I donít think Iím stretching it too much comparing the Best Brains with the Pythons, either. At their best, Mystery Science Theatre 3000 was Americaís grass-roots answer to Monty Python -- not only did they take as a given a universe that was just slightly (but not too far) off from ours, they also combined high silliness with amazing wit.
Still, there are things that made MST3K special to me -- first off, in an era where every single white male is either Rush Limbaugh or Richard Simmons -- Neanderthal or simp -- they made an uniquely male kind of humour. The major (probably only) subtext of the entire show was the complete weirdness of male friendships. The coolest thing was that they had an obviously male perspective on the world without either falling back into Tim Allen all-men-are-dogs (I mean, DUH! ARF ARF! Letís fuck right now, baby) or denying their essential guydom (who me, have an impure thought?). Its a tough trick to negotiate, but it helps, I suppose, if you give most of your jokes to puppets-cum-robots. Best of all, they did it not with the backing of a major television network, but more like a garage band -- the Replacements, say -- blazing out of the hinterlands with brains and balls and chops and heart. Just not a lot of money.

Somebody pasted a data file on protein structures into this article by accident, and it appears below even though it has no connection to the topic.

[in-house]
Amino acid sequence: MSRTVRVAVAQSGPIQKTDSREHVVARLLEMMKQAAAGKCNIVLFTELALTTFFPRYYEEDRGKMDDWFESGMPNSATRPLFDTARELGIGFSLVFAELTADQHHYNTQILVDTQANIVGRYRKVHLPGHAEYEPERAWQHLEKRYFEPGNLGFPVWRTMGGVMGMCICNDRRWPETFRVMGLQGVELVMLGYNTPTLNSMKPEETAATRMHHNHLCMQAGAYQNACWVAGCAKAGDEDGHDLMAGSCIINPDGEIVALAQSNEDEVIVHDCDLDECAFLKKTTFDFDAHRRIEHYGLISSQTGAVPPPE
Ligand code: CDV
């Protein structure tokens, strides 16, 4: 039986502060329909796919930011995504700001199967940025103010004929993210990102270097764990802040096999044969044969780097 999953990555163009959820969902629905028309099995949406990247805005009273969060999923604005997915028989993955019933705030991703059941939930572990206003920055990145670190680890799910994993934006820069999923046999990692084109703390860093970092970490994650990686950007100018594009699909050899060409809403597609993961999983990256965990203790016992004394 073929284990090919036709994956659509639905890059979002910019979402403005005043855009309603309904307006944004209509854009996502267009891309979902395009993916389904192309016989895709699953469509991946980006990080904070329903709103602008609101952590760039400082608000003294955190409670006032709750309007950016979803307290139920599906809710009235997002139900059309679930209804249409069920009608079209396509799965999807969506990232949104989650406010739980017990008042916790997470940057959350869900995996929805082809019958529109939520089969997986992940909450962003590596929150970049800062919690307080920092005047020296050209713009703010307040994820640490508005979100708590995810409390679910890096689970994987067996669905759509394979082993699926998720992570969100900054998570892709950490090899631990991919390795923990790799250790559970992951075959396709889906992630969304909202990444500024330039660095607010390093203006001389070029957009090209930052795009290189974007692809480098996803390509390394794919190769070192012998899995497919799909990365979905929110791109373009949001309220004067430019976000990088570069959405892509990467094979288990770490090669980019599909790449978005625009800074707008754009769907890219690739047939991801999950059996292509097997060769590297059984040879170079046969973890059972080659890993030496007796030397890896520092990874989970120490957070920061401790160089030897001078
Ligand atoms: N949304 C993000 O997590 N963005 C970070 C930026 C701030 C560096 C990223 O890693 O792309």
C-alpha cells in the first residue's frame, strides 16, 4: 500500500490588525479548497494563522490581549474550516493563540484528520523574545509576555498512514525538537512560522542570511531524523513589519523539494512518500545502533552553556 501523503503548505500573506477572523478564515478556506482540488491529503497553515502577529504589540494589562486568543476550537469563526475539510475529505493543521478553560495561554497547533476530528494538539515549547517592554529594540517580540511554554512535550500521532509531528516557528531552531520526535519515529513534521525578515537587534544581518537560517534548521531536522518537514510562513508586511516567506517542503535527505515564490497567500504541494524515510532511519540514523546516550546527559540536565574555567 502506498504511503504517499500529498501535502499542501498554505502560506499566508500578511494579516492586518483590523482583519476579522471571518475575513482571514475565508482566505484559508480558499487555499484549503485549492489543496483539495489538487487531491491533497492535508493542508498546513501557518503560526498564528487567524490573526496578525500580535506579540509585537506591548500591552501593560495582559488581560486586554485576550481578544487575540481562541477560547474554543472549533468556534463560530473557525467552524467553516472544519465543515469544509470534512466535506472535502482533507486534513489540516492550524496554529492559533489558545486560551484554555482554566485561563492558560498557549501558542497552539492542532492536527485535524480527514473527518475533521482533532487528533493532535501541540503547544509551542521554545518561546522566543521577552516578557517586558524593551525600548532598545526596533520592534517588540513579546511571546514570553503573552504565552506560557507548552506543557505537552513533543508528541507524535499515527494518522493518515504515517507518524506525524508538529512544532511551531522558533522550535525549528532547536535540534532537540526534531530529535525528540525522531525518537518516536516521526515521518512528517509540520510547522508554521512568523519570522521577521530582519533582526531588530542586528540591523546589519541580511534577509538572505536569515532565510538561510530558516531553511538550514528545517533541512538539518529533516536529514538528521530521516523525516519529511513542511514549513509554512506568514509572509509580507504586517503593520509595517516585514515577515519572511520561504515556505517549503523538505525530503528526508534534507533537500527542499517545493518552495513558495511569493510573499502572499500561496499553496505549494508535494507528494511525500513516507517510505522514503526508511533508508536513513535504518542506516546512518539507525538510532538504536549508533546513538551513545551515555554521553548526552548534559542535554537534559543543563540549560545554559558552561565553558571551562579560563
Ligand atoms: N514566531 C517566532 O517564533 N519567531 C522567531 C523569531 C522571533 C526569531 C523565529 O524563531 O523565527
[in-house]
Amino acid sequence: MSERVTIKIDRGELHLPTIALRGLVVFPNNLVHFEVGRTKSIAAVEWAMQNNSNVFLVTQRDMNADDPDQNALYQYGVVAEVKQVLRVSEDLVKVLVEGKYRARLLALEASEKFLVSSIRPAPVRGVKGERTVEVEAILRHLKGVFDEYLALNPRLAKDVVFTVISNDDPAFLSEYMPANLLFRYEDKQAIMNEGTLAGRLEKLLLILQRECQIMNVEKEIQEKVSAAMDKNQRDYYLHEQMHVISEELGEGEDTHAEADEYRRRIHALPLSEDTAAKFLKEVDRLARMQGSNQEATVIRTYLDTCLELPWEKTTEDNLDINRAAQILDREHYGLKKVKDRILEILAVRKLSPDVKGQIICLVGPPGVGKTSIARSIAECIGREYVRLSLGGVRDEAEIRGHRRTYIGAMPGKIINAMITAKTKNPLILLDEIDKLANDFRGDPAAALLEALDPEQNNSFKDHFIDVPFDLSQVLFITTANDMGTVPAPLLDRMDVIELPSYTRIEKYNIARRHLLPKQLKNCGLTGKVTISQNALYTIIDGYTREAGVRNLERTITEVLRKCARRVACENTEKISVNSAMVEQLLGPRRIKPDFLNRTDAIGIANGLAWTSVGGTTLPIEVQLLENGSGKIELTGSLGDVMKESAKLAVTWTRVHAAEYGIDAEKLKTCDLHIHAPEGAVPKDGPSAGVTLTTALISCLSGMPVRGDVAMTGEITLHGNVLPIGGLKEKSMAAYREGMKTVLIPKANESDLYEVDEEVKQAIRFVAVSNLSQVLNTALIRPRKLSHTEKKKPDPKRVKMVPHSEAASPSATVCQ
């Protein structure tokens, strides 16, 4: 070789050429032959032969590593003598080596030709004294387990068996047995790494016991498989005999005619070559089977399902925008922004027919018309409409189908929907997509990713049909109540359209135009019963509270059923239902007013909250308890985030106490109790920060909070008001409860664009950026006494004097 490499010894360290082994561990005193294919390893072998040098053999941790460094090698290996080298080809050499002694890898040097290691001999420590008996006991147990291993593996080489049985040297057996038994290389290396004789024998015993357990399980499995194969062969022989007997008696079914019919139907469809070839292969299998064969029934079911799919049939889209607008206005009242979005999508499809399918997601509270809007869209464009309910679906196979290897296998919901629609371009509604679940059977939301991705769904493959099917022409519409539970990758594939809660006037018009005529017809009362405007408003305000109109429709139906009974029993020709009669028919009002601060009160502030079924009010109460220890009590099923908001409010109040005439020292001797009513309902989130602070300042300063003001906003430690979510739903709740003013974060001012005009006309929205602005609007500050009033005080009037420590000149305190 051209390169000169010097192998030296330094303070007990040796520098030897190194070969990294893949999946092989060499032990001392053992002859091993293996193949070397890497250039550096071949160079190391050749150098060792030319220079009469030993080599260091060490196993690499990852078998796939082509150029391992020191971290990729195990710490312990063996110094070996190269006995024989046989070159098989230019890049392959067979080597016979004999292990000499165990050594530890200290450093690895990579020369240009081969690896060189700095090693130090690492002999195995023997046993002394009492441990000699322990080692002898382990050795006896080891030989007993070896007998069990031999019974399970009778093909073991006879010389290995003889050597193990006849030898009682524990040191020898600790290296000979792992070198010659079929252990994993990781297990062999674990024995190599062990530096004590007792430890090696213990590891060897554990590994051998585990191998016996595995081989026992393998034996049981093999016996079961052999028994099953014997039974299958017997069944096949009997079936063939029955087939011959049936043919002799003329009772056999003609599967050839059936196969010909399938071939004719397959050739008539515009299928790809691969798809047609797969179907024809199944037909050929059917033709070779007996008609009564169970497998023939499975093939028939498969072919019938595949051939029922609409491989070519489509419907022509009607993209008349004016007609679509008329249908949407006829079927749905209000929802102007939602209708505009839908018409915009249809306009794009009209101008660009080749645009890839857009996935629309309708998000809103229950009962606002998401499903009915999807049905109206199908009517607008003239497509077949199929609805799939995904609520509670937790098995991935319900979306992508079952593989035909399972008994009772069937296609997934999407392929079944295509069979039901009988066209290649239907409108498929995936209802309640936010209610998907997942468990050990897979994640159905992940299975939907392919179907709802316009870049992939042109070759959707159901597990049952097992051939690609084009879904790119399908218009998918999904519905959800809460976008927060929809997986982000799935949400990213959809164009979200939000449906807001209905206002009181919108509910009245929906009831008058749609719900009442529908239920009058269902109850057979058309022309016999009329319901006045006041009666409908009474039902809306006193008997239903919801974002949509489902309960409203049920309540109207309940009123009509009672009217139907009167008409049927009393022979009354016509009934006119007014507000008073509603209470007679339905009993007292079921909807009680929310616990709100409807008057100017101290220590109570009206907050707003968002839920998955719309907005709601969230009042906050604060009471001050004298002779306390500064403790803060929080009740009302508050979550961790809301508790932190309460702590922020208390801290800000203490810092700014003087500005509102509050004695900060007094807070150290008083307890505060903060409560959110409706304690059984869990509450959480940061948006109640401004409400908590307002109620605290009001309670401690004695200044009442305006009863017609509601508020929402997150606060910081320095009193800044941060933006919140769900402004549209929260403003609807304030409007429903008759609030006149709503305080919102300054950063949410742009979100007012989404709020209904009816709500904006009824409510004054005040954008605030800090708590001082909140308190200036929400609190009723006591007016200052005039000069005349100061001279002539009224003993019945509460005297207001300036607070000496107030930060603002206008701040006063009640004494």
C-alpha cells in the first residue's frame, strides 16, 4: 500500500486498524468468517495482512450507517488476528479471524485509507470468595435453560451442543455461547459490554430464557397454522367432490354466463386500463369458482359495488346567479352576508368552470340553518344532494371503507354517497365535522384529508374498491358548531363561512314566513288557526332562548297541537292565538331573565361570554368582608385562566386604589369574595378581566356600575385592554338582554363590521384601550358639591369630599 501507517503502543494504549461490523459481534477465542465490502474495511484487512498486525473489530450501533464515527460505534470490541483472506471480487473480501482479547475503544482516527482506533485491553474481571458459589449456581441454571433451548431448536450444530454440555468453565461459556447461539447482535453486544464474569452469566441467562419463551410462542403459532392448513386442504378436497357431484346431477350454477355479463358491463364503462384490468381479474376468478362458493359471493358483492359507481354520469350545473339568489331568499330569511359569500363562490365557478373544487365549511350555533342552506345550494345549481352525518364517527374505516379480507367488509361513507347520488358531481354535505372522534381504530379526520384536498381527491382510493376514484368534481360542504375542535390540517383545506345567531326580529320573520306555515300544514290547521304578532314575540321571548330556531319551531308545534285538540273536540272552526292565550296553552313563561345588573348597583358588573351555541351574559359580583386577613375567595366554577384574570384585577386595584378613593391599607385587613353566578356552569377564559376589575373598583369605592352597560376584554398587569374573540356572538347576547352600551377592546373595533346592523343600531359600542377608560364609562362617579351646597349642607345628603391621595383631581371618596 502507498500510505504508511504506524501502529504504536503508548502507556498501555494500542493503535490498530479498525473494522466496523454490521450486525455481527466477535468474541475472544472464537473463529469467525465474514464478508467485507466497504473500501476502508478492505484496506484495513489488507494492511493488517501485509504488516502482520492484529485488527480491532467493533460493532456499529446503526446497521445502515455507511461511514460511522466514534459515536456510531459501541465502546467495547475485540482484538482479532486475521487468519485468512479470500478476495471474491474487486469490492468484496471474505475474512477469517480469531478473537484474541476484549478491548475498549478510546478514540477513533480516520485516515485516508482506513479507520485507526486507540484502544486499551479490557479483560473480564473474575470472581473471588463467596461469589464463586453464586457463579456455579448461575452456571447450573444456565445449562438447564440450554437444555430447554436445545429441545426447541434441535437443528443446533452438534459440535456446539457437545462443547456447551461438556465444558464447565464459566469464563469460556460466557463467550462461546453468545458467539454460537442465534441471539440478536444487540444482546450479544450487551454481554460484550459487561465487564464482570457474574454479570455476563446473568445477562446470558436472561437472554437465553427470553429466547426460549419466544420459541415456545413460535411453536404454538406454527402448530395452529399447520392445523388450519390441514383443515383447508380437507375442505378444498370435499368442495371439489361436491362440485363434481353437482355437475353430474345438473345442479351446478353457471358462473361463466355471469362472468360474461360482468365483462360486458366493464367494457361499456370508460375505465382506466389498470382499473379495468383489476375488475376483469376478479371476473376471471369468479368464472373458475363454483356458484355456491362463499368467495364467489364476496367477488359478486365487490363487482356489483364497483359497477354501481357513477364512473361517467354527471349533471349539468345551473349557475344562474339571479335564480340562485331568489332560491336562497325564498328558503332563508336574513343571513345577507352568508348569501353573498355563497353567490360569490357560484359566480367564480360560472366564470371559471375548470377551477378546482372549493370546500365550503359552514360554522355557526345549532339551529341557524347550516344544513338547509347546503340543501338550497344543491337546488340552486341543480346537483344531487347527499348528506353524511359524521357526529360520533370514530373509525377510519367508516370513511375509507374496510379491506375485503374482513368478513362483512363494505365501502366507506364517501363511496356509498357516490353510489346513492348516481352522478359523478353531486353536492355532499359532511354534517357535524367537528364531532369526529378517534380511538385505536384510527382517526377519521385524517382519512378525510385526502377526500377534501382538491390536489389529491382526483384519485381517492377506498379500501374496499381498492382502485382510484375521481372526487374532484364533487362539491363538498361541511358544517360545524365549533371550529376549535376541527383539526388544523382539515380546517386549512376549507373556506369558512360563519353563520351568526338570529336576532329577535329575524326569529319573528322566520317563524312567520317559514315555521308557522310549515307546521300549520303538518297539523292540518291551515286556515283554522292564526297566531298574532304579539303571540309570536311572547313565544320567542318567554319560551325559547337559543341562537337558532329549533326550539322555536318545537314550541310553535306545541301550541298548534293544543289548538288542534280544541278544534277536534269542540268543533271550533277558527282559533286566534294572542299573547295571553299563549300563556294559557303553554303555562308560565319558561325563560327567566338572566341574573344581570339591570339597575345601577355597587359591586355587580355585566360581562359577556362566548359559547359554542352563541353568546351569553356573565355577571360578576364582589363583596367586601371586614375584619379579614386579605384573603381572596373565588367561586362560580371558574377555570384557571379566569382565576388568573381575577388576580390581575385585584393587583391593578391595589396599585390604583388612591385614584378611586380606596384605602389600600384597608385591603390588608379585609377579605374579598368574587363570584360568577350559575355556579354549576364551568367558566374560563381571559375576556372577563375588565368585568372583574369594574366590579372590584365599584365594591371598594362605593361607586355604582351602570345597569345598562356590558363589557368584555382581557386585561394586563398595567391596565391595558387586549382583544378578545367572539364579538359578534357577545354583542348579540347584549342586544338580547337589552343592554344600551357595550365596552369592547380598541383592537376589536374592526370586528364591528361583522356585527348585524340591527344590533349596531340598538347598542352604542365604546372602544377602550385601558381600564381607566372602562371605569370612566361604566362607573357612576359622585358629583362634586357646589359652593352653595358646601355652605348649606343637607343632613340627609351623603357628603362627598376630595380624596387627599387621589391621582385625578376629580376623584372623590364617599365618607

And who needs money and focus groups and test audiences? In a lot of ways, MST3K represents what television could be if it was ever truly democratized -- like the Web might still be, if weíre lucky and the bastards let us say and do what they want while theyíre tailoring it for the masses. So figure that MST3K really is like the Replacements -- you just watch as their star grows and grows over the years as the masses discover and rediscover how the Best Brains took the simplest pleasure of talking back to the TV and made it high comedic art. Even though that the magic of reruns ensure that theyíll never go away, theyíll be missed.
Calvin and Hobbes. It seems that every era
of my life has its own comic strip. As a little kid, I devoured